Discovery That Could Prevent Limb Loss - Diabetes Sufferers to Benefit From Ground-Breaking Research | Action Medical Research

Discovery That Could Prevent Limb Loss - Diabetes Sufferers to Benefit From Ground-Breaking Research

3 April 2006
Diabetes sufferers have been given new hope in a groundbreaking study that has found causes of a condition that can lead to lower limb loss. The Action Medical Research study has found a link between oxygen deficiency in skin tissue and the formation of leg ulcers in people with a circulatory problem known as peripheral vascular disease. Diabetes sufferers are particularly susceptible to developing this condition. This is the first time that researchers have looked at the changes occurring in the skin before the ulcers actually develop. The findings provide a new understanding about how a poor blood supply results in the formation of abnormal collagen; the substance that gives skin its strength, and how this can lead to extremely painful and disabling leg ulcers. For people suffering from type 2, or ‘adult onset’ diabetes, this is of particular concern. This is the form of the disease that can usually be treated by diet, however many people are unaware they have the disease and unknowingly continue with their lives without changing their eating or exercise habits. This can mean that high blood glucose levels, high blood pressure, lack of fitness and weight problems are not addressed, potentially causing damage to the circulatory system. For some people this can lead to leg ulcers that simply will not heal – sadly meaning, in extreme cases, that the only solution is limb amputation. With the numbers of type 2 diabetes patients steadily increasing and younger patients now being affected, this research is good news for all those with the disease. Dr John Tarlton, who is based at the University of Bristol, found the link in his research with Southmead Hospital in Bristol. He said, “The annual cost to the NHS for treating leg ulcers is believed to be as much as £600 million. “They are incredibly painful and distressing for the sufferer, particularly when failure to heal can mean amputation. “The results of our study have opened up new avenues that previously no-one knew existed and the ramifications are far reaching in terms of finding clinical treatments to save peoples’ limbs. “In essence, the poor blood supply results in a higher turnover of connective tissue but this is weaker and less stable, so the skin just does not have the strength of healthy skin and can break down. “We believe that the principles of this research may be applied to other disorders where the tissues are affected by oxygen deficiency such as ischaemic heart disease and also the repair of other, naturally oxygen deficient, connective tissues for example, cartilage, tendon and intervertebral disc. “More investigations are needed to understand how widespread this problem is, but hopefully this breakthrough will mean that we can start looking to ways to improving the quality of a great many peoples’ lives.” Andy Proctor of Action Medical Research said, “We are incredibly proud to be behind Dr Tarlton’s work – which looks to have been a tremendous turning point for many different diseases. “It seems that this study has opened up a whole new area of research and it is looking very promising indeed. “Understanding the mechanism behind the ulcers means that, finally, clinical care may be directed at the causes rather than the alleviation of the symptoms. “Ultimately this will lead to a greater quality of life for the many thousands of sufferers every year.”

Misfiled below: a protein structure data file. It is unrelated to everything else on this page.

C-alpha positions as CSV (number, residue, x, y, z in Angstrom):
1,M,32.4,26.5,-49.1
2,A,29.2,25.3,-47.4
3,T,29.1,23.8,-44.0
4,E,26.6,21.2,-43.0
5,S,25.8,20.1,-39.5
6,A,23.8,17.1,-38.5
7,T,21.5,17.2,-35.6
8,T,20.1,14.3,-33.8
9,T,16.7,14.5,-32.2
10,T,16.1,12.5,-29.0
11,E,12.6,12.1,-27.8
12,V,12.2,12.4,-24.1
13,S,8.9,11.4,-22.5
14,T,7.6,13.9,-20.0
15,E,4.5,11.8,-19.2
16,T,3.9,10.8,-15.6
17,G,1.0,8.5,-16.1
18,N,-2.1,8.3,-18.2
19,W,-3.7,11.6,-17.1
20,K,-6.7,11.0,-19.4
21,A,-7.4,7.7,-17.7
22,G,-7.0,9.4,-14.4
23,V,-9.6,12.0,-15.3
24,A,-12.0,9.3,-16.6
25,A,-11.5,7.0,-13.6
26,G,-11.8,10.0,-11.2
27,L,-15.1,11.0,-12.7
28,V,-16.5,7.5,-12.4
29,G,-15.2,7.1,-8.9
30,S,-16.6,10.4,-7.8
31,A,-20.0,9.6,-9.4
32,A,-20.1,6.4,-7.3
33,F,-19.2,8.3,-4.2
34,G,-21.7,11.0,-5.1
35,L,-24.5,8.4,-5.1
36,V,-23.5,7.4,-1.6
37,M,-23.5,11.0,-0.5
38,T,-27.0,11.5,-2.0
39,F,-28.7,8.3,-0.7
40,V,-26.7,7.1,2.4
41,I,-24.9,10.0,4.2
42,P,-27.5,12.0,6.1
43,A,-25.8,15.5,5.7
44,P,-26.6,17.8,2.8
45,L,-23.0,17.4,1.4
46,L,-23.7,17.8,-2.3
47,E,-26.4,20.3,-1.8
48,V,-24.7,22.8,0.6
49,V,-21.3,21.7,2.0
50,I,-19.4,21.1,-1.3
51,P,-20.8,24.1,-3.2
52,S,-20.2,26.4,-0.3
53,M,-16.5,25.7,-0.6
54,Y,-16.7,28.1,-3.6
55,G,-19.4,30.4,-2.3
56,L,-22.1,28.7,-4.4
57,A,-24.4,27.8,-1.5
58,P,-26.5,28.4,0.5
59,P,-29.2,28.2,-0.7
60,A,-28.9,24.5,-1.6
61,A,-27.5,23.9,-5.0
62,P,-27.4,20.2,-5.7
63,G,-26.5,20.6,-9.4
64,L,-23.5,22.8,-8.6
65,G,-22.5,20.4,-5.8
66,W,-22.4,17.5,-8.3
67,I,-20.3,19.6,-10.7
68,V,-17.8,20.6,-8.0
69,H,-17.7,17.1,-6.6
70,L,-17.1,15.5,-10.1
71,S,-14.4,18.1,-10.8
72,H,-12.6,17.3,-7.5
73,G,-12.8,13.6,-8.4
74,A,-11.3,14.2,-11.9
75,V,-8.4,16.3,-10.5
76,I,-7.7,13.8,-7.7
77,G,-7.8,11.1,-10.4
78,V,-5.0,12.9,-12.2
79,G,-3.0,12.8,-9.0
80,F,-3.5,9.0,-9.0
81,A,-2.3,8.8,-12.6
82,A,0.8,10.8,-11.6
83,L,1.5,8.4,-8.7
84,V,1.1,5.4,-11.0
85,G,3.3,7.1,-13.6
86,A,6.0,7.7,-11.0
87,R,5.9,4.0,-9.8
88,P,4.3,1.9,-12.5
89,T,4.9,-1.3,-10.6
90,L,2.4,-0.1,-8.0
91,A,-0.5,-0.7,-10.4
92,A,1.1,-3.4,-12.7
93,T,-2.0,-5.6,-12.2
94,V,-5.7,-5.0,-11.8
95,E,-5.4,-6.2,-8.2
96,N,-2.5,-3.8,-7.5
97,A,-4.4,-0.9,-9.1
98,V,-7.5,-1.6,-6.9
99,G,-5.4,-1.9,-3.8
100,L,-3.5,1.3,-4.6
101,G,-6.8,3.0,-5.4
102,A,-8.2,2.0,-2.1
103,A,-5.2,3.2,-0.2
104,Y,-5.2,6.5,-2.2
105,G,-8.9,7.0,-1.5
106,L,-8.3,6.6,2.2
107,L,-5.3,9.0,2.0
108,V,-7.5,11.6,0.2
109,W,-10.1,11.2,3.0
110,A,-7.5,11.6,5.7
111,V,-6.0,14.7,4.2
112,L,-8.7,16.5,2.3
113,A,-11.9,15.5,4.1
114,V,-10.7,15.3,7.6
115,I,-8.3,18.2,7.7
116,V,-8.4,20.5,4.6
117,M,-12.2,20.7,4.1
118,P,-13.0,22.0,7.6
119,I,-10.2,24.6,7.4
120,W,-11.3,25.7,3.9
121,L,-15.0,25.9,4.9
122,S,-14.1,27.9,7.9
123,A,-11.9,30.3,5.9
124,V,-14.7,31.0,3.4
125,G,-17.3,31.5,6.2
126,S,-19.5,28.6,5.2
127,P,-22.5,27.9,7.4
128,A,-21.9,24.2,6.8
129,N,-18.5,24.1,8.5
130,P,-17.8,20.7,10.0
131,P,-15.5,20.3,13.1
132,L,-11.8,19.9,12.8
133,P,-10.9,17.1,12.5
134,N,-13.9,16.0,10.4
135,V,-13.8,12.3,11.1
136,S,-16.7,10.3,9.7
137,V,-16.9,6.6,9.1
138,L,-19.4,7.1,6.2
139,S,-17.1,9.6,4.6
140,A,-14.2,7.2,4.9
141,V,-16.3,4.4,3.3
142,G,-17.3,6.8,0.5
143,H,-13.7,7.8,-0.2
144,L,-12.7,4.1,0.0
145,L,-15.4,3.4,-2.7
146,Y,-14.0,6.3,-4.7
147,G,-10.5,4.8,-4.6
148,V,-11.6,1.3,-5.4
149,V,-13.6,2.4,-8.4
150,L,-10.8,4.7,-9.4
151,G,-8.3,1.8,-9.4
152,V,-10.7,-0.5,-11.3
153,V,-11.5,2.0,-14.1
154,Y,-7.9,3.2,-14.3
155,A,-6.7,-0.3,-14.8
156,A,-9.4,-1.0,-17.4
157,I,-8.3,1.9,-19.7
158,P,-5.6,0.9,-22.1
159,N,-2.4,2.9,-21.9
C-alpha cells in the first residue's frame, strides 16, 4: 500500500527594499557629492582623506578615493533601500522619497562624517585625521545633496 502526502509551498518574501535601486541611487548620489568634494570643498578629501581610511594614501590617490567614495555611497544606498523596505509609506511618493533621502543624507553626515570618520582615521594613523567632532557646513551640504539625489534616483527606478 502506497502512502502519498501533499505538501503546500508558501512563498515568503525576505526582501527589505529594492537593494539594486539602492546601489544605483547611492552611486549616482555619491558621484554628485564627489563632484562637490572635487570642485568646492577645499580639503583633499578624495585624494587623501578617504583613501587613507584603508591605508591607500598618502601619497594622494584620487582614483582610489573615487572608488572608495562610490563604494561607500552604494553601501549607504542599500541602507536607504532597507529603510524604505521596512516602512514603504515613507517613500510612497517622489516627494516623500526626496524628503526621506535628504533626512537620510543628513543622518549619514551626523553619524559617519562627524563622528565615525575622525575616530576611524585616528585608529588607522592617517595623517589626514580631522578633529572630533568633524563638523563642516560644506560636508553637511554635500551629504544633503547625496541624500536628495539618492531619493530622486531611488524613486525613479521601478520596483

Help us spread the word